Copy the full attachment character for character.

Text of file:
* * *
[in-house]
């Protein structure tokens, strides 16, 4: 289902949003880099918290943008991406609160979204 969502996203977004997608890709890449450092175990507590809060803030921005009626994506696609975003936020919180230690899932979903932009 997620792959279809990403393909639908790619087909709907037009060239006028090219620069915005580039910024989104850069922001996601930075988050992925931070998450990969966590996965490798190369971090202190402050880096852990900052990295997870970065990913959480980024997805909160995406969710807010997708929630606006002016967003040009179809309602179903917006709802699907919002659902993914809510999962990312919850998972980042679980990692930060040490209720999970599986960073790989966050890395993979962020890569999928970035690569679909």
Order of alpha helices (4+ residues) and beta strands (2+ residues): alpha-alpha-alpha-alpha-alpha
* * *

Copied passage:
[in-house]
């Protein structure tokens, strides 16, 4: 289902949003880099918290943008991406609160979204 969502996203977004997608890709890449450092175990507590809060803030921005009626994506696609975003936020919180230690899932979903932009 997620792959279809990403393909639908790619087909709907037009060239006028090219620069915005580039910024989104850069922001996601930075988050992925931070998450990969966590996965490798190369971090202190402050880096852990900052990295997870970065990913959480980024997805909160995406969710807010997708929630606006002016967003040009179809309602179903917006709802699907919002659902993914809510999962990312919850998972980042679980990692930060040490209720999970599986960073790989966050890395993979962020890569999928970035690569679909």
Order of alpha helices (4+ residues) and beta strands (2+ residues): alpha-alpha-alpha-alpha-alpha